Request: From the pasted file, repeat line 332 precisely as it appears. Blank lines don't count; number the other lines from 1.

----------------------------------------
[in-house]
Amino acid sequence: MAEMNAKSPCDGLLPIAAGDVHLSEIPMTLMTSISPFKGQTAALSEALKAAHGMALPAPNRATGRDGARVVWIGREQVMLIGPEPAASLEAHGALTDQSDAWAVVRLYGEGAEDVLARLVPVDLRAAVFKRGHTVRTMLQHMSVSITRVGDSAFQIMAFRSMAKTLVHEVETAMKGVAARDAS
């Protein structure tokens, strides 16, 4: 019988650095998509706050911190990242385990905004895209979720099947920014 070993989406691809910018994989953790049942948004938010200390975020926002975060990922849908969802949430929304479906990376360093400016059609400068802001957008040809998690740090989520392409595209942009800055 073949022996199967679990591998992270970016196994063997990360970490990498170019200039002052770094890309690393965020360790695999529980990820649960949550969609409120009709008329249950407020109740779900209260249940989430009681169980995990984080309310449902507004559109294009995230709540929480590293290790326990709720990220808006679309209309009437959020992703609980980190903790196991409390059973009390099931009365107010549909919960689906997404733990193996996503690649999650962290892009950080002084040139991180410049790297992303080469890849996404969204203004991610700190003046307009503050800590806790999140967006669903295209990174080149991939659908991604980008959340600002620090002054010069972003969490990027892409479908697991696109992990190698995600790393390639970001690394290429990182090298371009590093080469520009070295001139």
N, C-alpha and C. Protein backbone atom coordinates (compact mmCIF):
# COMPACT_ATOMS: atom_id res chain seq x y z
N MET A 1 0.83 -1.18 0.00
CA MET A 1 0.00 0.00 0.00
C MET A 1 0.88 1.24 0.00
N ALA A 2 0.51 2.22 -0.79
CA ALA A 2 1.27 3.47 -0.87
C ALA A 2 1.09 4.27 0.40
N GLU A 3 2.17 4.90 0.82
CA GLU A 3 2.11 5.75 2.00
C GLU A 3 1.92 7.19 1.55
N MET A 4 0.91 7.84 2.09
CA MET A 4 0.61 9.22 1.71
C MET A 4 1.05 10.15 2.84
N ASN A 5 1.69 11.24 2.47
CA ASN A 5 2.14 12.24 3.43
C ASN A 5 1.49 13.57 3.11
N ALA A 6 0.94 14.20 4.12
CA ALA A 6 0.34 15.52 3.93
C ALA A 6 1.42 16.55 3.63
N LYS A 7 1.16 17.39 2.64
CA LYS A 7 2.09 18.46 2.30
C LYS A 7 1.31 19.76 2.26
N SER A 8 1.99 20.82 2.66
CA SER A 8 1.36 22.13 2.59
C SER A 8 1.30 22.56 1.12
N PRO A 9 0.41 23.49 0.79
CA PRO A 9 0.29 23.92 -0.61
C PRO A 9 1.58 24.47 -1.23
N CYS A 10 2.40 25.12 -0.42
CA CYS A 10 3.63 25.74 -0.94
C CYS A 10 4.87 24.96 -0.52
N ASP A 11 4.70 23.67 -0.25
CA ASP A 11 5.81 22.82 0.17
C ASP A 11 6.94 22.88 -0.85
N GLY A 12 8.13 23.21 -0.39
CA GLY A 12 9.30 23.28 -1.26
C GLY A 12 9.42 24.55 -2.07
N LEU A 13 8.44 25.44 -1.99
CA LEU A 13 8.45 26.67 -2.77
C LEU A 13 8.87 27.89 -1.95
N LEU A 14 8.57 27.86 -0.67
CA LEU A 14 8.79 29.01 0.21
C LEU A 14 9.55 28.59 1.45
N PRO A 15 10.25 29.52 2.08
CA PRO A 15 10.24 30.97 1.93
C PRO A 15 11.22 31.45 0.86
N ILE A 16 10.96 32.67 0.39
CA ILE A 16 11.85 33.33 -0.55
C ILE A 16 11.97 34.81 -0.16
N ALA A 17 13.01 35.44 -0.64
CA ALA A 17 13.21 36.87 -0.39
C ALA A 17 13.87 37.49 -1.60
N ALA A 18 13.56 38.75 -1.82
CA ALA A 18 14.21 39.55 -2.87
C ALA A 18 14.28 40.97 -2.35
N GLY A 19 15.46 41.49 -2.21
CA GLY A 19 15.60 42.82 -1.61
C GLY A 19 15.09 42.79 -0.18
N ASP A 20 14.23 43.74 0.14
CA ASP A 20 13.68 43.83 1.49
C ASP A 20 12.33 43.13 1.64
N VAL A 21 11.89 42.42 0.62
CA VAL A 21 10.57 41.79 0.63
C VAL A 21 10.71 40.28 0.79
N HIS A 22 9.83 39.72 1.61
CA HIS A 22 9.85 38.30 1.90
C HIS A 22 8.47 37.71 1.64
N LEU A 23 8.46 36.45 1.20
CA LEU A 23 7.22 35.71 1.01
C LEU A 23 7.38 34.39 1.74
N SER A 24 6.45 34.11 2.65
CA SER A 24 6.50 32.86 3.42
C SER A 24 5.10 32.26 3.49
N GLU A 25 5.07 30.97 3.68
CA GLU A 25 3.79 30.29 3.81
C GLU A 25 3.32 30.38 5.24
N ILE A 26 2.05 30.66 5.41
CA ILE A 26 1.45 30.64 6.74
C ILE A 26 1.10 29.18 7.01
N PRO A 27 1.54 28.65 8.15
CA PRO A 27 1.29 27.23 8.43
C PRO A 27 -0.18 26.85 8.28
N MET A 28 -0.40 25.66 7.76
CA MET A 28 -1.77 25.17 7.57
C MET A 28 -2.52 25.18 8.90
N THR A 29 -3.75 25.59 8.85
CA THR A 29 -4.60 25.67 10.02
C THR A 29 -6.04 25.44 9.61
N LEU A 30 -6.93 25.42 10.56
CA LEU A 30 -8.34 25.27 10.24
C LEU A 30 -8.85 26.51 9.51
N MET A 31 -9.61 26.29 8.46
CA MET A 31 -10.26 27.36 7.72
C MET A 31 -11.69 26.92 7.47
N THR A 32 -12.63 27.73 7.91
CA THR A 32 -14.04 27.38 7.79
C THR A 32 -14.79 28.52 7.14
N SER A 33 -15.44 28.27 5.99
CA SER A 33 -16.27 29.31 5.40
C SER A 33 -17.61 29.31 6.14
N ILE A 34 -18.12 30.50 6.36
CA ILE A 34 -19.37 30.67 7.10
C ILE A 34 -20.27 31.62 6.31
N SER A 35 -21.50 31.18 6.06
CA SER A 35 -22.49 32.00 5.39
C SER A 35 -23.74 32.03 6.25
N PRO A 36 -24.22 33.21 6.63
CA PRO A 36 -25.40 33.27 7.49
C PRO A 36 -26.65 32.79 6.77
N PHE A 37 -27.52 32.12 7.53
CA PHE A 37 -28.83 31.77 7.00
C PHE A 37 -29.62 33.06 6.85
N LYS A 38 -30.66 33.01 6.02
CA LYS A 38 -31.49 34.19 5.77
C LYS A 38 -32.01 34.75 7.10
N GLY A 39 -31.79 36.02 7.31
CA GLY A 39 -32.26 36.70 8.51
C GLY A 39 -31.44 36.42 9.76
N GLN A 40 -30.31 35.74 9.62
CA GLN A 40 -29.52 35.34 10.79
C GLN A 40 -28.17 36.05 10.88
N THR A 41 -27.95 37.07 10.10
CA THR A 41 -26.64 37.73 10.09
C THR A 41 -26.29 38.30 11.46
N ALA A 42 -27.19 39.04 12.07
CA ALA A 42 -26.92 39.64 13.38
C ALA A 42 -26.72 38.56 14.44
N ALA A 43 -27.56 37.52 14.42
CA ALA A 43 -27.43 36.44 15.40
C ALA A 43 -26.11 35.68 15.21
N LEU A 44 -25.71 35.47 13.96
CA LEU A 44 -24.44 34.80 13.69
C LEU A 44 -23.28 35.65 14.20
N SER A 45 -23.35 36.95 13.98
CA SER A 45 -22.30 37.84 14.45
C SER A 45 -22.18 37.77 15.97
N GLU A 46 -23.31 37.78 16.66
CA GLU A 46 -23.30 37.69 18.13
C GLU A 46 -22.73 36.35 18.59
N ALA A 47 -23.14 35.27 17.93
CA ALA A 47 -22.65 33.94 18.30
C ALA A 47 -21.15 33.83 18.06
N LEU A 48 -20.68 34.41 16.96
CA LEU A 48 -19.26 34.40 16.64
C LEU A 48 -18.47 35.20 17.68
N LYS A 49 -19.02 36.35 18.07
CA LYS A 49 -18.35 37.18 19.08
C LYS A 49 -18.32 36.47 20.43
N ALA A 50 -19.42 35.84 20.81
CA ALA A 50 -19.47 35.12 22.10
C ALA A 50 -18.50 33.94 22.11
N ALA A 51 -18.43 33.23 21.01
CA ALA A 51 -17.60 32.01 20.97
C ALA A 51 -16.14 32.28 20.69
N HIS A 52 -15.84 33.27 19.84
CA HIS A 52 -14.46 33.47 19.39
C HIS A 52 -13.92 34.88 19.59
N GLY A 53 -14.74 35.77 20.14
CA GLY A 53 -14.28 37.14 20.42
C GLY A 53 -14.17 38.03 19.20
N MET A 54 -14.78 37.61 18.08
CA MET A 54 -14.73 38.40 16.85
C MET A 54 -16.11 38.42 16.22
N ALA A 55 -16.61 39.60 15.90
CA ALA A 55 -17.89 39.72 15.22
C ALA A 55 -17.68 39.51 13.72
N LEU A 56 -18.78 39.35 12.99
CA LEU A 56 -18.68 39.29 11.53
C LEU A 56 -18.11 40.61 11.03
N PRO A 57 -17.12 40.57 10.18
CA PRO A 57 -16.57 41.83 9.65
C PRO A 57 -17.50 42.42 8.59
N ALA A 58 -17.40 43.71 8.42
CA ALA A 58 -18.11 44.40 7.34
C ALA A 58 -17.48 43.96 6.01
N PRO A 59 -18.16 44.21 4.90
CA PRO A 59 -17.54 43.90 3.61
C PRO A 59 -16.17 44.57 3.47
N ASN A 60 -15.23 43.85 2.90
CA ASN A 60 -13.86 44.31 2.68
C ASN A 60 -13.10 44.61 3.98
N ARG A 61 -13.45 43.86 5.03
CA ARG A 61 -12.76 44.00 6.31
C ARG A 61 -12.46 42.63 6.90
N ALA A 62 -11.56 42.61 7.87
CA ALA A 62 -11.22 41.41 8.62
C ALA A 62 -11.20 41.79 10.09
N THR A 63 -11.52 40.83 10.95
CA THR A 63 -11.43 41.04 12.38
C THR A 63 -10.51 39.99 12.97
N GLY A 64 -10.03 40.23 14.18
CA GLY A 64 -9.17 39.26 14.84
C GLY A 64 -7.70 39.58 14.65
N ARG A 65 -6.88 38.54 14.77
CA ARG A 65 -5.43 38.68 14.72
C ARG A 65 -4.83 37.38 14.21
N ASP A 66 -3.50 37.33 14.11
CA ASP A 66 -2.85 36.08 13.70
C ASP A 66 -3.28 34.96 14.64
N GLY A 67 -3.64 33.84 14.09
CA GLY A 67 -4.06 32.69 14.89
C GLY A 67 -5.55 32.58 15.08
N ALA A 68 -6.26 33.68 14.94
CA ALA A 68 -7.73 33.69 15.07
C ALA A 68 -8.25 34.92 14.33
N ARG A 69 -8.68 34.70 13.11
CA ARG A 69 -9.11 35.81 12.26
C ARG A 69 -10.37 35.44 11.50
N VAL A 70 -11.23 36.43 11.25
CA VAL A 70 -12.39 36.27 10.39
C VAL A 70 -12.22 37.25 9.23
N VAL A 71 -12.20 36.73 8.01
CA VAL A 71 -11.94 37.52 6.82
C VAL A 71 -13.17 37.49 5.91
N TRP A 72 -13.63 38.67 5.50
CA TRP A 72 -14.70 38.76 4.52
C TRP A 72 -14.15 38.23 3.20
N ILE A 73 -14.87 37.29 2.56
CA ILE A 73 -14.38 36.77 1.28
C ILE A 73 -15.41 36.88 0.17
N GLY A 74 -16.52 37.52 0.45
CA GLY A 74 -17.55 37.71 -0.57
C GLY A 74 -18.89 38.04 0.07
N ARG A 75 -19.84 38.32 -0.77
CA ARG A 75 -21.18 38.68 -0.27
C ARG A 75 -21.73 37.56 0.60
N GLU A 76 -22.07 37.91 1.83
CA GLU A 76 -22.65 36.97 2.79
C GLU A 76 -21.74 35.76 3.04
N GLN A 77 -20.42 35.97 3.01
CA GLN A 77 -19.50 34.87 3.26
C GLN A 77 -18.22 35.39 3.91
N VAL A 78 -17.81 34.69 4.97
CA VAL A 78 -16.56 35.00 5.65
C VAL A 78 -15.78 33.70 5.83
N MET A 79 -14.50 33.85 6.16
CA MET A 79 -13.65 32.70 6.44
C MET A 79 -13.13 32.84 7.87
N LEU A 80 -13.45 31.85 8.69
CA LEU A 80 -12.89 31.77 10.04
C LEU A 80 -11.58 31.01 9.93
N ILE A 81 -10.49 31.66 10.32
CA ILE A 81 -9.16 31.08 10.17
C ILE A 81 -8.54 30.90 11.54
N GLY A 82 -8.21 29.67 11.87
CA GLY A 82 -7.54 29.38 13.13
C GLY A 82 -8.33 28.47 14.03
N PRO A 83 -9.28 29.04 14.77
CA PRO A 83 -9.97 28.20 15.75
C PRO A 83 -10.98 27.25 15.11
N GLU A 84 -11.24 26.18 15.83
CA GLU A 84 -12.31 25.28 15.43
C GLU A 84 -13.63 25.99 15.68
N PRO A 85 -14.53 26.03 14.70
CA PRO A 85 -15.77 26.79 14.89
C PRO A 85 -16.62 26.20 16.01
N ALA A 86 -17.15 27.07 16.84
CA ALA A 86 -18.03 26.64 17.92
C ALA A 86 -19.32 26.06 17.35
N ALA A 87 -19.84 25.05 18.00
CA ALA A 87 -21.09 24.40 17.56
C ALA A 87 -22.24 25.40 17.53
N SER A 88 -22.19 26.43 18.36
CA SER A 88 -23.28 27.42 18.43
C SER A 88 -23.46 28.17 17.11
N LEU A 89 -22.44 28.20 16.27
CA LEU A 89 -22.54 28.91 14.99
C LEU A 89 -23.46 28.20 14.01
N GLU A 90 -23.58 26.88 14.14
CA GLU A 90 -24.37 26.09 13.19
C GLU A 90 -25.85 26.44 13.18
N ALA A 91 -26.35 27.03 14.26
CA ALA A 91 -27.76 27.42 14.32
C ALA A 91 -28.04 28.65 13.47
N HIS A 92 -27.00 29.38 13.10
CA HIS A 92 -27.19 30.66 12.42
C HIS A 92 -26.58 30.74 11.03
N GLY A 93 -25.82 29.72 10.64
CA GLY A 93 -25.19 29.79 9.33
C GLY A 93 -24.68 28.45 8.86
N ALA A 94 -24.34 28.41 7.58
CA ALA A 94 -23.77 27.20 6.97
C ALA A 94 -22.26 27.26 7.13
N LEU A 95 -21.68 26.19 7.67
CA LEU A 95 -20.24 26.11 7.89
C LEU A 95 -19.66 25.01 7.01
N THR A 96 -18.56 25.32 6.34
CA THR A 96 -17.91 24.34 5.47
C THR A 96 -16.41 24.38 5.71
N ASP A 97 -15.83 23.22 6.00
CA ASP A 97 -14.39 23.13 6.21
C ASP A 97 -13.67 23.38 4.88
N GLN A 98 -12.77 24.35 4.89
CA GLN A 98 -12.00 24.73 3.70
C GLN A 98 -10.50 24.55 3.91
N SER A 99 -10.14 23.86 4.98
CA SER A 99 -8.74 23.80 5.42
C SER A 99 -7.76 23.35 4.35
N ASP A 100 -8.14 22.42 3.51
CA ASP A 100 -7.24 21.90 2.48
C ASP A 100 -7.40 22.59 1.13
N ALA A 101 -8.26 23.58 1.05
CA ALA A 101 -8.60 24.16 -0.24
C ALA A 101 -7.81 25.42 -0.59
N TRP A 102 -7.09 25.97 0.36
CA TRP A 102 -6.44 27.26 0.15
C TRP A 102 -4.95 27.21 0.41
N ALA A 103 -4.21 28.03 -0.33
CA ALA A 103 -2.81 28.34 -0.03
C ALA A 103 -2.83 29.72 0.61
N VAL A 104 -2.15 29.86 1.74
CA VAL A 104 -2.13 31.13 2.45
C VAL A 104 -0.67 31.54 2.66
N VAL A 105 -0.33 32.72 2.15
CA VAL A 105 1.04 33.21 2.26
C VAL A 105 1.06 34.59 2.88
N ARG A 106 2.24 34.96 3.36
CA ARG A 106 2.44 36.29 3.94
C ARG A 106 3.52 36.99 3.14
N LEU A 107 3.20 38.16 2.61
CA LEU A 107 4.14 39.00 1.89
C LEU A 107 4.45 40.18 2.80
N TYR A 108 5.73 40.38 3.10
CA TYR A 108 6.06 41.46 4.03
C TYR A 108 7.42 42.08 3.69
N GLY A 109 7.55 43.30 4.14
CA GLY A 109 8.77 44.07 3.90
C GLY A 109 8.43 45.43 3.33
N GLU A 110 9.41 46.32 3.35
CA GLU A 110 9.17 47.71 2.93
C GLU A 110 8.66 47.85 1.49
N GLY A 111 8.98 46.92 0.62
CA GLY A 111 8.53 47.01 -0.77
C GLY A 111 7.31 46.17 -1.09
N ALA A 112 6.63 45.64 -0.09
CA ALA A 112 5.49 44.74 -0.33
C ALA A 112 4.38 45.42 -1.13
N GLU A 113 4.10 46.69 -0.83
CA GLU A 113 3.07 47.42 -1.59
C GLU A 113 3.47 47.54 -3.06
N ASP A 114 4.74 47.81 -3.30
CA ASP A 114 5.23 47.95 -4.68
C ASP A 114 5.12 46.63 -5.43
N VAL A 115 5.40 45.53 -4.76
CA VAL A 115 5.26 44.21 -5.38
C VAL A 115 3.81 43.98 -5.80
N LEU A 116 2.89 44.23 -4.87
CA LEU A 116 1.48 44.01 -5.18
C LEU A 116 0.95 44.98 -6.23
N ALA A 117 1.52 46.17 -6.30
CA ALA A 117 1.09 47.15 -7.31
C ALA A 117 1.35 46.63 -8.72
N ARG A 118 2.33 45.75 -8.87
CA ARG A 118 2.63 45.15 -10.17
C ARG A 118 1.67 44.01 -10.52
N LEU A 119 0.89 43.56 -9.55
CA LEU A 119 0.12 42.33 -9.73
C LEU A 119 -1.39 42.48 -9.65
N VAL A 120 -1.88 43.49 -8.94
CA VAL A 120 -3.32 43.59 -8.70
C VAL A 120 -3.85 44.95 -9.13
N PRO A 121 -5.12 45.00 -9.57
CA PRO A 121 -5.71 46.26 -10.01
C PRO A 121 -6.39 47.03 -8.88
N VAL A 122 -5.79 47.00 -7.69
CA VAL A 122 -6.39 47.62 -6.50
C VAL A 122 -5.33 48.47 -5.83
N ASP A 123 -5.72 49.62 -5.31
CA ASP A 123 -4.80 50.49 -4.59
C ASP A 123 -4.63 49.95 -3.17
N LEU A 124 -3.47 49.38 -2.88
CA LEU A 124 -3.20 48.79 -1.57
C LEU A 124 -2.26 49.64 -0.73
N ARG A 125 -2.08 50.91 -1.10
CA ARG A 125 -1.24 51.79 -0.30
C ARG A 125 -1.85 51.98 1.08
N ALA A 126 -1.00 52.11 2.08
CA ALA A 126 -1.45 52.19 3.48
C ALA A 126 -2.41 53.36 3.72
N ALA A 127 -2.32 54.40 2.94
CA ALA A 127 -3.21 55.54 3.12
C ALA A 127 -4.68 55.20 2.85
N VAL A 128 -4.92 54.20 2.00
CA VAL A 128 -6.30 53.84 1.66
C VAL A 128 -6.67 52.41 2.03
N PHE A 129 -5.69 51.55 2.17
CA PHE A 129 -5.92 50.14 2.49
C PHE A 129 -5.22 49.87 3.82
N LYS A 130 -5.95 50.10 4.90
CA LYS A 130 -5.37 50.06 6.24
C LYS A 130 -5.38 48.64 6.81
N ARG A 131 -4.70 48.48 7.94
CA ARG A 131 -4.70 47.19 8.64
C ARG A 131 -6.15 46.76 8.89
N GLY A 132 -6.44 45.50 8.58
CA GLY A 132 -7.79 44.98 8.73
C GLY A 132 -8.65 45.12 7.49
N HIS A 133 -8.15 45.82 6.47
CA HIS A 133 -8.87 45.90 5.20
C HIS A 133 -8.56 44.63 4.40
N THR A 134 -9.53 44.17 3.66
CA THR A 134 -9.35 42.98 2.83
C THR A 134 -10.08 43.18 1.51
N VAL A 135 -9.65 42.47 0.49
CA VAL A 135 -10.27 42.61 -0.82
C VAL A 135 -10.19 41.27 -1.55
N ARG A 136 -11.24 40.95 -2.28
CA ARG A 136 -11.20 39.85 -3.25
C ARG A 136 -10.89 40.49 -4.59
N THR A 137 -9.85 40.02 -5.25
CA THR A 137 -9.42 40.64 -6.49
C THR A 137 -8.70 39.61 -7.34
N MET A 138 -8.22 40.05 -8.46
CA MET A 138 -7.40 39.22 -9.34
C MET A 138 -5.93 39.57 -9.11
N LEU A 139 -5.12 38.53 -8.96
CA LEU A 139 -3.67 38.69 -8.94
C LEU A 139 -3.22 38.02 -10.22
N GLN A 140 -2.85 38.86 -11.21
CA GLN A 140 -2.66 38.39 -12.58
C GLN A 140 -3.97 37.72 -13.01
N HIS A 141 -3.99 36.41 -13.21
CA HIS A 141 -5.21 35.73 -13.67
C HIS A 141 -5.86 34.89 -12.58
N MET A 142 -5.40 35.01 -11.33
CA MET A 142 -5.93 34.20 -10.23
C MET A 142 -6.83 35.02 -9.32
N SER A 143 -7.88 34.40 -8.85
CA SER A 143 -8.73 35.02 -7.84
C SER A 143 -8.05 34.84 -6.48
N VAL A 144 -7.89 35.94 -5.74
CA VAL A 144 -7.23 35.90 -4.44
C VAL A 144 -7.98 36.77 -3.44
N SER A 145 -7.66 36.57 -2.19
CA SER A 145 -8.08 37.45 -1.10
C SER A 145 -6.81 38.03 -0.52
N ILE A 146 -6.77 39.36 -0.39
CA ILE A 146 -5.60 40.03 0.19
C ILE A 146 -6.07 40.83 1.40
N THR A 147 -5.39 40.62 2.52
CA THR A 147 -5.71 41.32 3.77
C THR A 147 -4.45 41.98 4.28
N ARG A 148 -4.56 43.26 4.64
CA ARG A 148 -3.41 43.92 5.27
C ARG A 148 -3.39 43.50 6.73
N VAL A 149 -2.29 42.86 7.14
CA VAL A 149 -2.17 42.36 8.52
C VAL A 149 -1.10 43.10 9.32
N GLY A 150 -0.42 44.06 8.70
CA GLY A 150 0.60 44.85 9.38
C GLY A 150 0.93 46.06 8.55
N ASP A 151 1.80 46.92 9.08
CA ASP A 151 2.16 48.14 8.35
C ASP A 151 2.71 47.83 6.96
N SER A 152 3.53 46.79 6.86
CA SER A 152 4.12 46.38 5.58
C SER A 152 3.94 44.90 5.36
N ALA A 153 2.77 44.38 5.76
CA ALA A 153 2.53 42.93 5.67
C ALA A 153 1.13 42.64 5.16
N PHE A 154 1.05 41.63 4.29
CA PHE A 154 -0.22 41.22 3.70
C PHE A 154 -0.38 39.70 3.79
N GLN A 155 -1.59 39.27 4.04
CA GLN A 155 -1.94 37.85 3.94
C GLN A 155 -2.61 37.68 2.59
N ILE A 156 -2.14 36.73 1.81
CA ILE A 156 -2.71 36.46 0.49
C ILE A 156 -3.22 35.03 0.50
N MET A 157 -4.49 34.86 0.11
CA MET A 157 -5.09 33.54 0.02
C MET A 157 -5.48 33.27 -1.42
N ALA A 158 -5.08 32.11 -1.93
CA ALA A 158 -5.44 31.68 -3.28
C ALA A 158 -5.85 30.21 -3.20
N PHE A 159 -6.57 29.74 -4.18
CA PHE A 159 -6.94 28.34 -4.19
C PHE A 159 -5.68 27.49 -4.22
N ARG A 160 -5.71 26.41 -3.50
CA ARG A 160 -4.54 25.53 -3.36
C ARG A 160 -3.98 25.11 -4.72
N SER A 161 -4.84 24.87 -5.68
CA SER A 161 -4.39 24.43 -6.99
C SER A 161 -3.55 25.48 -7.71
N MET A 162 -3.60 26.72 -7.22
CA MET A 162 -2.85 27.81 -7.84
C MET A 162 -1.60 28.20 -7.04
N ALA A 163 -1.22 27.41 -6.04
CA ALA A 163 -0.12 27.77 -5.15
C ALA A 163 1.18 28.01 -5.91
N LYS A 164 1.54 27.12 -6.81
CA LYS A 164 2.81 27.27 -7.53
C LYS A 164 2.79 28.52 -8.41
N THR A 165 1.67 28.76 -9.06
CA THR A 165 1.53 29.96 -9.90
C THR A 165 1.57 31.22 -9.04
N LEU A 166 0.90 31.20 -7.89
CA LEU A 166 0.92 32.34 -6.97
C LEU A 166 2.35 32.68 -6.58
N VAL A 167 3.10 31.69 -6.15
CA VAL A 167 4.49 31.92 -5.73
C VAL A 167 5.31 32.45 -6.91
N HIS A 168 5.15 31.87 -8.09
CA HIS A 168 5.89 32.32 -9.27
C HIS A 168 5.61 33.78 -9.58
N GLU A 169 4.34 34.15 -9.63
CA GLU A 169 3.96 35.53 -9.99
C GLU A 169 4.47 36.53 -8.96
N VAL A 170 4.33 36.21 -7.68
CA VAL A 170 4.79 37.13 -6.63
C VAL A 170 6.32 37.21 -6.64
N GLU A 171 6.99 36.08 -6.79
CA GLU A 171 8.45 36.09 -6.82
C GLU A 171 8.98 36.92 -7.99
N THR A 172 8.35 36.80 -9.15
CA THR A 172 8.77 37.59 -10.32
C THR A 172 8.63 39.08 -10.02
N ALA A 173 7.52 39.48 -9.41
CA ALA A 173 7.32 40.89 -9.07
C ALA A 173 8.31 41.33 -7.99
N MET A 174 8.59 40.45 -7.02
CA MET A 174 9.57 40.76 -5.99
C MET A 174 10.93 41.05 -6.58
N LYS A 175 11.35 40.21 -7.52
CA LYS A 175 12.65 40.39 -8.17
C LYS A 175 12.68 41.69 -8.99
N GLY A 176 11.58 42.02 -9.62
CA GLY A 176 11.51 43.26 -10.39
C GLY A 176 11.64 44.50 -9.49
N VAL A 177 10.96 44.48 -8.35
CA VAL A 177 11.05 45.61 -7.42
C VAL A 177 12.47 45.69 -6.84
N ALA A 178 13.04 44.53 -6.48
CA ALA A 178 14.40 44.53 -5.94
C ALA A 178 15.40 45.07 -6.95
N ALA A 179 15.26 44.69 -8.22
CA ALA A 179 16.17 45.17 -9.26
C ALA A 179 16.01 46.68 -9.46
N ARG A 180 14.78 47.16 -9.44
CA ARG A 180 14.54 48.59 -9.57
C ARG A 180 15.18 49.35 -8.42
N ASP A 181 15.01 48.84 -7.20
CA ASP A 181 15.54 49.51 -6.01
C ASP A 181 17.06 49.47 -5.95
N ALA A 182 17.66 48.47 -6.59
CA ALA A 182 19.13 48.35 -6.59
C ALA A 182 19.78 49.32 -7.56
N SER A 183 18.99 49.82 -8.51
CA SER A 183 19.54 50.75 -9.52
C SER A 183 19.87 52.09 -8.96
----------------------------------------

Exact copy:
C GLY A 109 8.43 45.43 3.33